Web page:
The spiritual dimension of illness, health and care may be seen as a unique aspect in addition to the physical, mental and social dimension. This contribution describes experiences of patients, nurses and hospital chaplains in relation to the spiritual aspects of being ill. Qualitative research was performed with the design of a focus group study, consisting of 13 focus groups with a total of 67 participants. A purposive sample was used comprising patients, nurses and hospital chaplains working in oncology, cardiology and neurology in different institutions and regions in the Netherlands. The qualitative analysis consisted of open coding and the determining of topics, followed by the subsequent attachment of substantial dimensions and characteristic fragments. Data were analysed by using the computer program KWALITAN. Spirituality play various roles in patients lives during their illness. There is a wide range of topics that may have an individual effect on patients. Despite differences in emphasis, the topics play a role in different patient categories. Although the spiritual topics seem to manifest themselves more clearly in long-term care relationships, they may also play a role during brief admittance periods (such as treatment decisions). The spiritual topics that arise from this study offer caregivers a framework for signalling the spiritual needs of patients. The question is not whether spirituality is a relevant focus area in care, but how and to what degree it plays a role with individual patients. Follow up research should aim at further exploration of spiritual aspects in care, the relationship between spirituality and health and at effective training of caregivers.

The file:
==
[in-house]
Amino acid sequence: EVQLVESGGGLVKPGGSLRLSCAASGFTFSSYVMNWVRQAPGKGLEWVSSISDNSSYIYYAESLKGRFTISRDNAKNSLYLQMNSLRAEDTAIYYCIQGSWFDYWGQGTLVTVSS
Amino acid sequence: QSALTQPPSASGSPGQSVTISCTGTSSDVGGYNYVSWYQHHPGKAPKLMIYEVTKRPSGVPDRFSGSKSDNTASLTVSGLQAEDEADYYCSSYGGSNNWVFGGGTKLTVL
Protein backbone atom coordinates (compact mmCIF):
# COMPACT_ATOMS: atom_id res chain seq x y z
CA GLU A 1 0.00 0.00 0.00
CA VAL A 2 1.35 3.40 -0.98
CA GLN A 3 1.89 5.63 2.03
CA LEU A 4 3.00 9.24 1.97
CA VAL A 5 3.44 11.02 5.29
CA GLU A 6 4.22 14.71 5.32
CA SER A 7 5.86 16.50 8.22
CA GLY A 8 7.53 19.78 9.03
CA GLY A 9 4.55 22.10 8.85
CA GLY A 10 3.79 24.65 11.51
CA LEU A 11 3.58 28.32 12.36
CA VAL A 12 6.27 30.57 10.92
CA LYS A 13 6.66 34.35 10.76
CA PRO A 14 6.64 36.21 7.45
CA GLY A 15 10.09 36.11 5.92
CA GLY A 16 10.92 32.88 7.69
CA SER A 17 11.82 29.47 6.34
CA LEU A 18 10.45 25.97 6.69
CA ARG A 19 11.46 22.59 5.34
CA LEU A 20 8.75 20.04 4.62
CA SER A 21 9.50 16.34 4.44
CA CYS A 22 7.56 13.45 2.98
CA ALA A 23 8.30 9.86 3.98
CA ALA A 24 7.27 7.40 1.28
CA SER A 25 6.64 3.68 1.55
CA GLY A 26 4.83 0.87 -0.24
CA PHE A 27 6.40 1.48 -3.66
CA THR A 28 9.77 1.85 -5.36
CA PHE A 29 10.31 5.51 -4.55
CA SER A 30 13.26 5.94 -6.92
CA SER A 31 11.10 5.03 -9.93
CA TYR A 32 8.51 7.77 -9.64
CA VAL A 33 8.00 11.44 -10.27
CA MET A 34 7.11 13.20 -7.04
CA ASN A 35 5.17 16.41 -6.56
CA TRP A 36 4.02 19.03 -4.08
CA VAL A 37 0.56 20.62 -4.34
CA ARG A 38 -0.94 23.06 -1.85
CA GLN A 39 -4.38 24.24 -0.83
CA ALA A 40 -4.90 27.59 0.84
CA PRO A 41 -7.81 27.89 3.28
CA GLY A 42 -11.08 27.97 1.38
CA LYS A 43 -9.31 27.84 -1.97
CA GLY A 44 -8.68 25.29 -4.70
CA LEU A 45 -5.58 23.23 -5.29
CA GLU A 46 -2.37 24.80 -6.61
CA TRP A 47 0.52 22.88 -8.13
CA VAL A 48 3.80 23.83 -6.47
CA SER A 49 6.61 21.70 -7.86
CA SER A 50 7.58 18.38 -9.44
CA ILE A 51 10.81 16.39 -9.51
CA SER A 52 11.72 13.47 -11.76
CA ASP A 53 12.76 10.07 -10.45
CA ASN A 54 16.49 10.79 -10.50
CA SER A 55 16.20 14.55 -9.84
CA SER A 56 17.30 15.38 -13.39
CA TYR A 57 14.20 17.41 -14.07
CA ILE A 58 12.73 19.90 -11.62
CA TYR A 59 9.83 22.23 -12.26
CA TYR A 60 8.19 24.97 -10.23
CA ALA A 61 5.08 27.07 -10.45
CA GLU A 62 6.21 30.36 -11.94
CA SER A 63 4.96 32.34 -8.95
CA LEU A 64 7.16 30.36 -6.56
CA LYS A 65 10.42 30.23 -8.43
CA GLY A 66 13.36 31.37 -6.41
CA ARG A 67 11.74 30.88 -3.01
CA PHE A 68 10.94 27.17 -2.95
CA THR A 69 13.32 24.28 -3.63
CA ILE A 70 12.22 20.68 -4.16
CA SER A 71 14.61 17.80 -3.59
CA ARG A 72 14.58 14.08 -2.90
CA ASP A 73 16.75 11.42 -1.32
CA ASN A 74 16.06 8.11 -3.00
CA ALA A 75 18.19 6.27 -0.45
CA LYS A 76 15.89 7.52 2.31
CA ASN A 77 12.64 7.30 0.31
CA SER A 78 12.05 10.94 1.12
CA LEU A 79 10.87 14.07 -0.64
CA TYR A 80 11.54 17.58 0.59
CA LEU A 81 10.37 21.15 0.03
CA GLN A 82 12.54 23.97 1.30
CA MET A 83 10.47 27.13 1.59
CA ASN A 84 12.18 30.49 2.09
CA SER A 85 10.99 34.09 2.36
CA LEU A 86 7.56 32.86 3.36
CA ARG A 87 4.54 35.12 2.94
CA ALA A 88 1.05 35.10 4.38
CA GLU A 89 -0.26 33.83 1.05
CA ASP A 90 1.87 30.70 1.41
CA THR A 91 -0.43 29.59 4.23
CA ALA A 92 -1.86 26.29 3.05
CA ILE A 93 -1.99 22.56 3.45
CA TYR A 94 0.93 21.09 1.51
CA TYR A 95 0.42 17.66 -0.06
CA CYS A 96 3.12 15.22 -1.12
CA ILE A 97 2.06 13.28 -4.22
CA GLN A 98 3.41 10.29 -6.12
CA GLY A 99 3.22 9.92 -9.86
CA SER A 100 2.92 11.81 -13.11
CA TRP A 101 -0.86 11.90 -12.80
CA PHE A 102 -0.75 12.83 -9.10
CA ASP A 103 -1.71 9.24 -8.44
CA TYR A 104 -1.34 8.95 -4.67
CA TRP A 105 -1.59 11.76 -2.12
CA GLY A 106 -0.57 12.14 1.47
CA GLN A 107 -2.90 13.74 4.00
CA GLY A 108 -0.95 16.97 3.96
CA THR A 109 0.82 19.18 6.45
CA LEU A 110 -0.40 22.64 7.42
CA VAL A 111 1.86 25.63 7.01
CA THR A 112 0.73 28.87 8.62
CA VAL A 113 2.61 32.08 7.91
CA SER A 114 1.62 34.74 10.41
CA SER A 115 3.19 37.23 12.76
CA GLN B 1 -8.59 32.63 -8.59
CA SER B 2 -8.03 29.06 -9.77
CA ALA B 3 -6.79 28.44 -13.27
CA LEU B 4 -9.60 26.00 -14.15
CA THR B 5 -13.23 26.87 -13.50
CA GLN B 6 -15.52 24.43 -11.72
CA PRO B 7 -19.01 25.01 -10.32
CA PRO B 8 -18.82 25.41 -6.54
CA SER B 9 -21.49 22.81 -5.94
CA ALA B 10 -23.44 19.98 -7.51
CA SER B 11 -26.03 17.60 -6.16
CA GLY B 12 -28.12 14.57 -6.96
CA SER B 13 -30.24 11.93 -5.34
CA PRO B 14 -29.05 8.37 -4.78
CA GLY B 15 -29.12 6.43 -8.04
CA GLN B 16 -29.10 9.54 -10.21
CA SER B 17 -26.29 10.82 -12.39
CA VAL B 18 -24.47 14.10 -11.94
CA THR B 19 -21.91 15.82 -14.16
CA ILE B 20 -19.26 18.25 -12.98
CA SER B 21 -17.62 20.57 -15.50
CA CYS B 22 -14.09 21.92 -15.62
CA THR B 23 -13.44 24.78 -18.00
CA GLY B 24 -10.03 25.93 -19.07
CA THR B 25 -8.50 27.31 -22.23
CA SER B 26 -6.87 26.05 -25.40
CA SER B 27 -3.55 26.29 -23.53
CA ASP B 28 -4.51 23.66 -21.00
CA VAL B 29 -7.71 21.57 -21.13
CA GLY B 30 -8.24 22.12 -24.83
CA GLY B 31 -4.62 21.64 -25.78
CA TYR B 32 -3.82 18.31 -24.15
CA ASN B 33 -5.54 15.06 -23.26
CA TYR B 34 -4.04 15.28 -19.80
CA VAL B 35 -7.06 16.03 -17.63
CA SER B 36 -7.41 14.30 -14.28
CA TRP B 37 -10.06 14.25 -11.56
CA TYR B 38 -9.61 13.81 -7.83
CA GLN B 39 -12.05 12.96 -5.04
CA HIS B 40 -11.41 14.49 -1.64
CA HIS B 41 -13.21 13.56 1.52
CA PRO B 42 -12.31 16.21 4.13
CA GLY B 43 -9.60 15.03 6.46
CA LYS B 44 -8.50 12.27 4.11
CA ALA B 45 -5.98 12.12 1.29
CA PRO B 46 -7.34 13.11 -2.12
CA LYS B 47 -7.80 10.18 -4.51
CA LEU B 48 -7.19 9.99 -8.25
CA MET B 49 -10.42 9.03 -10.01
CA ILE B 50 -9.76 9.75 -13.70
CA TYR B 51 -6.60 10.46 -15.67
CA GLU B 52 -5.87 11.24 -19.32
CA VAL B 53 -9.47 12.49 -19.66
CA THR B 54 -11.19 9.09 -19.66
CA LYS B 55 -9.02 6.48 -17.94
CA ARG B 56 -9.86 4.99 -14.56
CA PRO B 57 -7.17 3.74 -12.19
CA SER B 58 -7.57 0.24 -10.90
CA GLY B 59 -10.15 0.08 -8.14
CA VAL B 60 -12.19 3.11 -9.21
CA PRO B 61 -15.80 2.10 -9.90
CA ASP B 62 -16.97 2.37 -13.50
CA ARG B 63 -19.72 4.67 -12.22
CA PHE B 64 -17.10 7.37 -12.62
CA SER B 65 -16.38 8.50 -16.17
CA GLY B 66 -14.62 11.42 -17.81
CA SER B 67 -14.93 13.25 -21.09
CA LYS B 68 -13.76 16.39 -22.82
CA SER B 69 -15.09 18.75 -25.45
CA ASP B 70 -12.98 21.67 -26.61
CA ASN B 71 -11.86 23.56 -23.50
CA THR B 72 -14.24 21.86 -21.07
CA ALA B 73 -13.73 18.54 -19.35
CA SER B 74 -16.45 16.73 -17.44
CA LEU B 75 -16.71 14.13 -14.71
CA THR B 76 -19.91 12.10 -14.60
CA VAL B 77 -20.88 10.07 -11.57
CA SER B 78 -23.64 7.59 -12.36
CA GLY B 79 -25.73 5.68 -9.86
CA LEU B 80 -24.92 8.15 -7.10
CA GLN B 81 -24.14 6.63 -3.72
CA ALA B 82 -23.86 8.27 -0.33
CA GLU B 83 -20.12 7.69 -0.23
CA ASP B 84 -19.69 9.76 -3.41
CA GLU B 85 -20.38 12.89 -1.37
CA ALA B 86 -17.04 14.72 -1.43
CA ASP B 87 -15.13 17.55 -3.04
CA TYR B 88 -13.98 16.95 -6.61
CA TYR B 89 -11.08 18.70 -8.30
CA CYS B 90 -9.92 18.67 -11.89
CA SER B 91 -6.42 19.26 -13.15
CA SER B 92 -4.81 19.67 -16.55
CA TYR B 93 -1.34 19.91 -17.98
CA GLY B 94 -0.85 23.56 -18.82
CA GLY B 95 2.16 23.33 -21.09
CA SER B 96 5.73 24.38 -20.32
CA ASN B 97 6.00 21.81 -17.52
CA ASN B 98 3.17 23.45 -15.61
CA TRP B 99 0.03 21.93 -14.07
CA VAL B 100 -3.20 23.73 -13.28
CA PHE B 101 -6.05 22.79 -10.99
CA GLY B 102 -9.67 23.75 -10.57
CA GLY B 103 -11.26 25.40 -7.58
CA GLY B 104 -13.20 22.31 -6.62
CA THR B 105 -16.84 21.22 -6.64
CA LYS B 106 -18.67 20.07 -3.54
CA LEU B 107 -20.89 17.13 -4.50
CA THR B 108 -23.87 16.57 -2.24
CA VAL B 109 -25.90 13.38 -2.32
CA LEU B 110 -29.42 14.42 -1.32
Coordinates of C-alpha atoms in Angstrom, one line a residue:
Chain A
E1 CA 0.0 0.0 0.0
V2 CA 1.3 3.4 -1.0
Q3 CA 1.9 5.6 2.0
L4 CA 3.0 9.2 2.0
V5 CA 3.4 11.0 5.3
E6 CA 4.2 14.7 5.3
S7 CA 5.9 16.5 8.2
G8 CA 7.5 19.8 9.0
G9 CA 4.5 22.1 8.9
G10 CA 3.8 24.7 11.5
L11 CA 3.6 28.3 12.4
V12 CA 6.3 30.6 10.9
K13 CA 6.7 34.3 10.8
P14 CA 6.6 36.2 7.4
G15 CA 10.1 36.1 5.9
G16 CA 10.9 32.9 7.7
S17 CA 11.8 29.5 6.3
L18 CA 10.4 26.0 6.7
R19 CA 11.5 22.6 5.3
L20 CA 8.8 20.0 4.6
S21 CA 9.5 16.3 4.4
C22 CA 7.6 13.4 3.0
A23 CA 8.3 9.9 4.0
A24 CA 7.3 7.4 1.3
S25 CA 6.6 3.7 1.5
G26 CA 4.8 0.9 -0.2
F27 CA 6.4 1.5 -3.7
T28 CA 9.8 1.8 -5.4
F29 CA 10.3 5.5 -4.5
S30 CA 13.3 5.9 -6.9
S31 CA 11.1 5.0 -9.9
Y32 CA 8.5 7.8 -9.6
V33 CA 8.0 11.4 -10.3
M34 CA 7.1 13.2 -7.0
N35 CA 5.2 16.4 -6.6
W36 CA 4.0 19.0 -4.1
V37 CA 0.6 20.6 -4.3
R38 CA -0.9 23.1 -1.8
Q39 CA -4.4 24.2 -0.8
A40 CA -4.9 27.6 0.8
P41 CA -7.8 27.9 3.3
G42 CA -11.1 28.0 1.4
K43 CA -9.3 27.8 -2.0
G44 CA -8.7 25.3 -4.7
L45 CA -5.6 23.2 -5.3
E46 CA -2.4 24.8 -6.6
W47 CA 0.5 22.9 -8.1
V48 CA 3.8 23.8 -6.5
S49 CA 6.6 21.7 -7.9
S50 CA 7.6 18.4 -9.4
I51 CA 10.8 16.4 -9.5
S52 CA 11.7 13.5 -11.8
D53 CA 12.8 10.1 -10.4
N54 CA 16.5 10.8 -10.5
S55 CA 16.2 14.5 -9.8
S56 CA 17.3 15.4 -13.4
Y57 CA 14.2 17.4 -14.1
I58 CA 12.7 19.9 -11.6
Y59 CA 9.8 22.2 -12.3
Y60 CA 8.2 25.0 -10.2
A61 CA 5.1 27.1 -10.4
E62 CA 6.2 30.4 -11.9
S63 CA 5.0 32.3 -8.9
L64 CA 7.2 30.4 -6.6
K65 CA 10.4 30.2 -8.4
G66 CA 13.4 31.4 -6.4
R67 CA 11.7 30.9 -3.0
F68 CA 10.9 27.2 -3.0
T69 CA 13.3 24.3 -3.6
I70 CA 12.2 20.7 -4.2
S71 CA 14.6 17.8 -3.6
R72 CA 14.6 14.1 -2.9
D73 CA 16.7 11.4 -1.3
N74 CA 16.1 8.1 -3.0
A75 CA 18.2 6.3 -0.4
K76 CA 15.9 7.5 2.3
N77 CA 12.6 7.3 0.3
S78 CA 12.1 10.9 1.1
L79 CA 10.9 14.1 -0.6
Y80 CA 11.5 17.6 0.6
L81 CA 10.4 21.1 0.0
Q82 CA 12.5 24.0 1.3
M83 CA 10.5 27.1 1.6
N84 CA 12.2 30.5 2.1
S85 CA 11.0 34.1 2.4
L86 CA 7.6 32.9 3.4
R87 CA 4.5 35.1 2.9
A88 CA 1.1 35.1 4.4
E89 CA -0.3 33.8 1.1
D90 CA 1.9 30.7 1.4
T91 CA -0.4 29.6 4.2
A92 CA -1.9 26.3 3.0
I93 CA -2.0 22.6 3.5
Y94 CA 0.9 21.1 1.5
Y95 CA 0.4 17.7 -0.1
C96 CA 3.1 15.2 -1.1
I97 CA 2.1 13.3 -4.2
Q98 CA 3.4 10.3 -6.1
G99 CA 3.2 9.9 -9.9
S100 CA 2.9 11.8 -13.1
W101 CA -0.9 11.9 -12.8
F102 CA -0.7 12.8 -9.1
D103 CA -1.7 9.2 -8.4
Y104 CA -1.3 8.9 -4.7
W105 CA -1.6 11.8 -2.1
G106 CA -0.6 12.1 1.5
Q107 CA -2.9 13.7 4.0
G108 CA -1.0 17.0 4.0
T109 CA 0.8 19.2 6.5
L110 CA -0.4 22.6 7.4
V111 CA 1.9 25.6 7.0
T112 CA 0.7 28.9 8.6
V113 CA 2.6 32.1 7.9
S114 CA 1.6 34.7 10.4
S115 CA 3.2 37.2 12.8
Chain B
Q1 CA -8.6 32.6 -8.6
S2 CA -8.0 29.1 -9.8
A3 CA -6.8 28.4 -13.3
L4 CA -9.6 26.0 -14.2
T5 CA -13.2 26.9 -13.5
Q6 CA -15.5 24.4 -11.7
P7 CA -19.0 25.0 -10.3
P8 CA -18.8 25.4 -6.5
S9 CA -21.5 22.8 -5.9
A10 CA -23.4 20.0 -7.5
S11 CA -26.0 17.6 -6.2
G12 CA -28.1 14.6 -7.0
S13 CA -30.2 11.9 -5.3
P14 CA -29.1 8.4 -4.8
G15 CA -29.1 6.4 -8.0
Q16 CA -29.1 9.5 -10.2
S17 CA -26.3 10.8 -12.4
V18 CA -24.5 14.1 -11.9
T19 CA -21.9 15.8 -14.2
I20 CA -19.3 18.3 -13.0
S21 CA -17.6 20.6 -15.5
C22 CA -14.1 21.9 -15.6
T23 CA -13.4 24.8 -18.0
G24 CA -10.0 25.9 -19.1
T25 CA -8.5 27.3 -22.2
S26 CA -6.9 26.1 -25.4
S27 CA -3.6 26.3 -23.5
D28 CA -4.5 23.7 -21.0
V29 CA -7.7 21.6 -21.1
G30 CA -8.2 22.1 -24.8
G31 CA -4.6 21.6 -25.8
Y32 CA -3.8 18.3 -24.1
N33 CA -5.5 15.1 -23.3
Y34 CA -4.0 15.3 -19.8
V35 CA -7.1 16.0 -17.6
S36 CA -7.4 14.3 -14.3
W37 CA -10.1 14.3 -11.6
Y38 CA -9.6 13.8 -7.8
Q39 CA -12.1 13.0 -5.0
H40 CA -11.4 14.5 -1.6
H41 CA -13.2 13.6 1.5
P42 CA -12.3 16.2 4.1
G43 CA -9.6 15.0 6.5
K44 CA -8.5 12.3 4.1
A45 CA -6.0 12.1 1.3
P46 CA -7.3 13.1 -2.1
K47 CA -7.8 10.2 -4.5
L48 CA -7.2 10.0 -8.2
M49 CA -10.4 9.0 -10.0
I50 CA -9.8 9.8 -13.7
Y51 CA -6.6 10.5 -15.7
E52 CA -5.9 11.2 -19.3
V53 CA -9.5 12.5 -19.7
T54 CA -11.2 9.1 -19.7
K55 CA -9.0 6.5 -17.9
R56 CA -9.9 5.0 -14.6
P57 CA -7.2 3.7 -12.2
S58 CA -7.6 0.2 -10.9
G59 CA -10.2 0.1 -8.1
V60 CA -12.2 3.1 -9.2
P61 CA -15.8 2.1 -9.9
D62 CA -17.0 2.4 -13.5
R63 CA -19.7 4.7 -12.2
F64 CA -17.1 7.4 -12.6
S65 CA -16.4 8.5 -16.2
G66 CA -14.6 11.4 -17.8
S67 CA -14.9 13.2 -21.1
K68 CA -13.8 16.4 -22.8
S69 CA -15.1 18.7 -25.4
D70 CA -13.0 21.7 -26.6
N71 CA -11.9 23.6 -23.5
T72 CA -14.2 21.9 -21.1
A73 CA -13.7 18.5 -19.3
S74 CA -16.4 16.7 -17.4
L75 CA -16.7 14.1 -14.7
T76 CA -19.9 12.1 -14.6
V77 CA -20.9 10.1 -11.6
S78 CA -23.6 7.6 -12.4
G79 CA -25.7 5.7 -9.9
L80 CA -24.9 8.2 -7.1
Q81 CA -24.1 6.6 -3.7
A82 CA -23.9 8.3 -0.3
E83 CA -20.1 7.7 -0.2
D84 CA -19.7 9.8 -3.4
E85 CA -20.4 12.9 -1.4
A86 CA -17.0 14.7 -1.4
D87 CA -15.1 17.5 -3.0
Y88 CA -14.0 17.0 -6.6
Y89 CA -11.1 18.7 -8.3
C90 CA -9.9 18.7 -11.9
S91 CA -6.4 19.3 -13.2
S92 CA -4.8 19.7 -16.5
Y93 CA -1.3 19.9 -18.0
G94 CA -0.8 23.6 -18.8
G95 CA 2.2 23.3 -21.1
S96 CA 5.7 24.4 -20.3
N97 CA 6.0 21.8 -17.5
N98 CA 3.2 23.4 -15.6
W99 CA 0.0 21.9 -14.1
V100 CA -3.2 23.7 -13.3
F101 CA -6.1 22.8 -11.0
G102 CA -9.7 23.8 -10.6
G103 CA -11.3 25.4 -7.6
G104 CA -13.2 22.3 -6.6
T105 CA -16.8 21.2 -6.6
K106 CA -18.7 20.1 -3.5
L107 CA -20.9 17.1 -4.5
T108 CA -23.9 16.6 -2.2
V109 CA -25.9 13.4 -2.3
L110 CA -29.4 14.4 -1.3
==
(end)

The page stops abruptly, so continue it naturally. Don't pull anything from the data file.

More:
17. Ethics and mental illness research.

    PubMed

    Roberts, Laura Weiss

    2002-09-01